October Gold closed lower due to profit taking on Friday

October Gold closed lower due to profit taking on Friday as it consolidates some of this week’s rally but remains above last February’s high crossing at 1008.70. The low-range close sets the stage for a steady to lower opening on Monday. Stochastics and the RSI are overbought, diverging but are neutral to bullish signaling that sideways to higher prices are possible near-term. This week’s breakout above February’s high has opened the door into uncharted territory and the possibility of significantly higher prices later this fall. Closes below the 20-day moving average crossing at 980.30 would confirm that a double top with February’s high has been posted. First resistance is Thursday’s high crossing at 1024.70. First support is the 10-day moving average crossing at 1003.70. Second support is the 20-day moving average crossing at 980.30.

1goldnewslettersept2021

Henry Blodget vs. Ken Fisher “We Need More Debt”

Courtesy of MISH

Numerous people sent me a link to a preposterous statement by fund manager Ken Fisher regarding debt. Please consider Too Much Debt? Please. We Need MORE Debt, Says Ken Fisher.

The conventional wisdom is that Americans are struggling to crawl out from under a mountain of debt that will restrain growth and weigh down the economy for decades.

As [the following] chart shows, the US debt-to-GDP ratio recently soared to an all time high of 370%, meaning that for every $1 of output we produce, we have borrowed $3.70. This compares to a long-term debt-to-GDP average of about 150%.

click on chart for sharper image

Last time we went on a massive debt binge, in the 1920s, our debt-to-GDP ratio hit a relatively mild 250%, and we spent the better part of two decades (and the Great Depression) working it off. Many economists think the same thing will happen this time around.

But they’re wrong, says Ken Fisher, CEO of Fisher Investments ($35 billion under management), in a wildly contrarian view.

The U.S. has too little debt, not too much, Fisher says. The U.S.’s return on assets is high and interest rates are low, so our borrowing capacity is much higher than our current debt levels.

Also, Fisher says, you have to look at the U.S. in the context of the world, because the U.S. is only 25% of world GDP. The world is way under-leveraged, so one country’s particular debt-to-GDP ratio doesn’t matter.

Inquiring minds will want to play the accompanying video

The idea that we need more debt is ludicrous. Consumers cannot service the levels of debt they have right now. This has increased defaults, foreclosures, bankruptcies, credit card writeoffs, and horrendous commercial real estate problems.

In the Business Insider Money Game Henry Blodget came to the conclusion, Ken Fisher is nuts.

We had Ken Fisher on TechTicker yesterday. Ken has managed money for nearly 40 years, and now has $35 billion of assets under management.

You make the big money on Wall Street when you hold a view that is so contrarian that most people think you are nuts. So Ken’s argument certainly merits consideration. But I have to admit that, right now, I think he’s nuts.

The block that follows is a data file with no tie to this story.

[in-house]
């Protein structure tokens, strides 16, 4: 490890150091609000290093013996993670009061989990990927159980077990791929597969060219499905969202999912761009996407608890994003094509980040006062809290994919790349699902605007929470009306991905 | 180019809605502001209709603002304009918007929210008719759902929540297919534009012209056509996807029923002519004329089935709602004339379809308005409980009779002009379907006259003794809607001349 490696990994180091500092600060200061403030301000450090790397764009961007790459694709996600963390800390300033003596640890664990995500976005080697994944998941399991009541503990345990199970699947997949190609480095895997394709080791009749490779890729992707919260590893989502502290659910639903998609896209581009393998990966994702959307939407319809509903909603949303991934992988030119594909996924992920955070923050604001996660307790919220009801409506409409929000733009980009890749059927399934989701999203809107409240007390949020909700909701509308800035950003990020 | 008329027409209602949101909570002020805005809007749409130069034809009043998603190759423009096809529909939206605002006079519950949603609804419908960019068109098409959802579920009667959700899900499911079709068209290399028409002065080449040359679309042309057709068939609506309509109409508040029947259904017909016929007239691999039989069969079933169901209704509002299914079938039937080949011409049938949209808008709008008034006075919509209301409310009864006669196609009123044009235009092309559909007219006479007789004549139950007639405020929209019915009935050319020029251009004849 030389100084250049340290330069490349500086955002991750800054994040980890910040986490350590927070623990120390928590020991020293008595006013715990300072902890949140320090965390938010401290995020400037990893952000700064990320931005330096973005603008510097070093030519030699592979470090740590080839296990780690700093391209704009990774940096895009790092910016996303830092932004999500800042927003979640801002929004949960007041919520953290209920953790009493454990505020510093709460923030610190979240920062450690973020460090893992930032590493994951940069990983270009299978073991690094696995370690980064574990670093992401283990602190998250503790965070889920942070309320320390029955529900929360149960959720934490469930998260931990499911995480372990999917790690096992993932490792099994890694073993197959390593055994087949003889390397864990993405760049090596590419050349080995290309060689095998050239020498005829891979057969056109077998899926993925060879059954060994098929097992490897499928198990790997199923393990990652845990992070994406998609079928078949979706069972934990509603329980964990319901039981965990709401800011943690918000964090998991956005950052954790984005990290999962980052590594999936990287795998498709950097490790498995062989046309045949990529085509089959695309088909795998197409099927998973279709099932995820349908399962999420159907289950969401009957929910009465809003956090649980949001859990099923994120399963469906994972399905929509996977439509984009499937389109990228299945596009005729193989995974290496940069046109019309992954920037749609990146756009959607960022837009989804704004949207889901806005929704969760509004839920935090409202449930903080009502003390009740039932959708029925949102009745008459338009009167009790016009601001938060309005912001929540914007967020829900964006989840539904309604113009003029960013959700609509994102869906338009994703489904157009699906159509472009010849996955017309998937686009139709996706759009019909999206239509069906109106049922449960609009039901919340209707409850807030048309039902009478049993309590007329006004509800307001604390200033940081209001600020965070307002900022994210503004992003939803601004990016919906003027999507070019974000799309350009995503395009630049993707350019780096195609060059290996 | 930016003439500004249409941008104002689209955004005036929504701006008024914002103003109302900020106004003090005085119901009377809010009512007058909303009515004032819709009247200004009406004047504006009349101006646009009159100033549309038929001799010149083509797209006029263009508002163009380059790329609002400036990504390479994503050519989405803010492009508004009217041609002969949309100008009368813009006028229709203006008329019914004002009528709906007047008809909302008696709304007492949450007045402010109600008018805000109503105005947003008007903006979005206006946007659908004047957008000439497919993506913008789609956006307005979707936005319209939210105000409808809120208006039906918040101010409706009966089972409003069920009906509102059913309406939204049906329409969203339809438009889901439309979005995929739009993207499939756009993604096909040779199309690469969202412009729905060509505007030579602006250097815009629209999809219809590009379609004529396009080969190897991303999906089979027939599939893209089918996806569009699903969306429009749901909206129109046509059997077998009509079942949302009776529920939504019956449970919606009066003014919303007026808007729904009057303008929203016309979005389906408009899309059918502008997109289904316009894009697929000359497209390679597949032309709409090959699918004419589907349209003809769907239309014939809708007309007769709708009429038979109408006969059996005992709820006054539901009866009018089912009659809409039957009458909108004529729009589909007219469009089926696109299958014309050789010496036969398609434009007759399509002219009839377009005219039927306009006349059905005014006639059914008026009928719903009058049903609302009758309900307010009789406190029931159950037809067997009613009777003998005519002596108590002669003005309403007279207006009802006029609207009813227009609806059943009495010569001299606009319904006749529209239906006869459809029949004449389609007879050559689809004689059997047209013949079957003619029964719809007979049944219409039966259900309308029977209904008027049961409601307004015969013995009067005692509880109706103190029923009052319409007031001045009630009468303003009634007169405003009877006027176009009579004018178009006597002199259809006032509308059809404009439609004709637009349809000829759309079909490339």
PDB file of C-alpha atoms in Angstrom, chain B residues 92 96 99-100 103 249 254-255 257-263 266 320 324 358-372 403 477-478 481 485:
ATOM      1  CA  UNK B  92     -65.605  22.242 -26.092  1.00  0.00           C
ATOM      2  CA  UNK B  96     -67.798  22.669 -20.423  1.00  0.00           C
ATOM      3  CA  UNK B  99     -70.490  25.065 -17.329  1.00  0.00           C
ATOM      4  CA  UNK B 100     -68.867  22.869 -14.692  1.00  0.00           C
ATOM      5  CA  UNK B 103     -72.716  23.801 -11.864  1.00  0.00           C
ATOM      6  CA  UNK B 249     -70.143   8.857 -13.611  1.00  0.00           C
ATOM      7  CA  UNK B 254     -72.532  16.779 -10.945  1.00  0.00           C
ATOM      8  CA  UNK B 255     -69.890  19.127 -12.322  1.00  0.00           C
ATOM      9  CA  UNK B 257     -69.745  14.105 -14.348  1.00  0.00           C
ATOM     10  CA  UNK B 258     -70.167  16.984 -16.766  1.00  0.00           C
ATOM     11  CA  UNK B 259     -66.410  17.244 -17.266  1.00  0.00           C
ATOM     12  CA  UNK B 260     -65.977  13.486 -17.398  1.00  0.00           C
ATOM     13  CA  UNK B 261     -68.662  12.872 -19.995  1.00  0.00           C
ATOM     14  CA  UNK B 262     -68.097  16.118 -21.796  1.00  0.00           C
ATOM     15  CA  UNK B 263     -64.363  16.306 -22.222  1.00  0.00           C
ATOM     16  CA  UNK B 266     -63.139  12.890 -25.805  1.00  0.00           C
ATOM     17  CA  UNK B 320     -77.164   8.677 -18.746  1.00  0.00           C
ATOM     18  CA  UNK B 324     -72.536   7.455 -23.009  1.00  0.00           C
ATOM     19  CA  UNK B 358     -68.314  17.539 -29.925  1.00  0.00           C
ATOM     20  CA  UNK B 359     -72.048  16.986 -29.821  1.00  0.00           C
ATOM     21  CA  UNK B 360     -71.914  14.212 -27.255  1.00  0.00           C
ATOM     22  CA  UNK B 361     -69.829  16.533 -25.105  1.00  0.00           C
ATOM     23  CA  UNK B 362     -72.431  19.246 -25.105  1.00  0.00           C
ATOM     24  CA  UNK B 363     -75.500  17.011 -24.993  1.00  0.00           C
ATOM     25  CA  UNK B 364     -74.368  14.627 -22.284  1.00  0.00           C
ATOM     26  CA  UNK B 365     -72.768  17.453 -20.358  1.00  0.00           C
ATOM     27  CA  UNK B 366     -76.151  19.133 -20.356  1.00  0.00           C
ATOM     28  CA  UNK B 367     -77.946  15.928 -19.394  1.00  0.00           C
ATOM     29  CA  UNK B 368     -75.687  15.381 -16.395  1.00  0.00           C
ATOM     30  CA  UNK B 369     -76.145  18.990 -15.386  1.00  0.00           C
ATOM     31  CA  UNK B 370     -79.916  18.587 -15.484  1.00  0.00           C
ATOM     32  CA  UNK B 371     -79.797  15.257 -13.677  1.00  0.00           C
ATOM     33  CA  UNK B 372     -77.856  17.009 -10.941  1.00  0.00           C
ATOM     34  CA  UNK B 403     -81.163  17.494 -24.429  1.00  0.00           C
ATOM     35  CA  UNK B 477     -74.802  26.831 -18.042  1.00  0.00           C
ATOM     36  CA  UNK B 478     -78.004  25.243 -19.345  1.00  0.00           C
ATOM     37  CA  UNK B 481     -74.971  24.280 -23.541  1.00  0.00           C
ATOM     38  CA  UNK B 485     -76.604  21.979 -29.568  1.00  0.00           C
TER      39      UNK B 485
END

Contrarian or Nuts?

Just because someone has ridiculous views does not make them contrarian. For example, the flat-earth society view is hardly contrarian, nor does it merit consideration.

To a certain extent one has to wonder if Fisher believes the nonsense he is spewing. As noted above, record high levels of debt become a problem when they becomes impossible to service. When that happens there is credit contraction (deflation) and asset prices crash.

Can Fisher Ever Say Sell?

Whether or not Fisher is nuts boils down to how much he is talking his book. Let’s put this in perspective. When you are managing $35 billion, you can never say sell. Think about what it would do to stock prices.

Thus Ken Fisher will always be perpetually bullish. Moreover, it does not matter to Fisher whether stocks are going up in real (inflation adjusted) terms or not, he just wants them to go up. He does not care how or why.

When Fisher says “We need more debt” it’s possible he means “Ken Fisher for the benefit of Ken Fisher investments needs people to take on more debt”

Certainly the biggest bull markets in any country in nominal terms comes in periods where debt growth is exponential. So it’s possible Fisher is simply talking his book.

However, I happen to believe that Fisher believes the nonsense he is spouting. If so, I agree with Blodget: “Ken Fisher Is Nuts”.

Mike “Mish” Shedlock

Moody’s Does Not Expect Housing To Return To Pre-Bust Levels Before 2020

Zero Hedge

Troubled rating agency Moody’s, in its most recent Resi Landscape publication, has provided some very brutal projections for the housing market turnaround, which, if true, will promptly make any V-shaped recovery conversation moot. And for all homeowners who are holding on to underwater mortgages hoping for a quick bubble #2 inspired turnaround, you may want to reevaluate: quote Moody’s “It will take more than a decade to completely recover from the 40% peak-to-trough decline in national home prices.”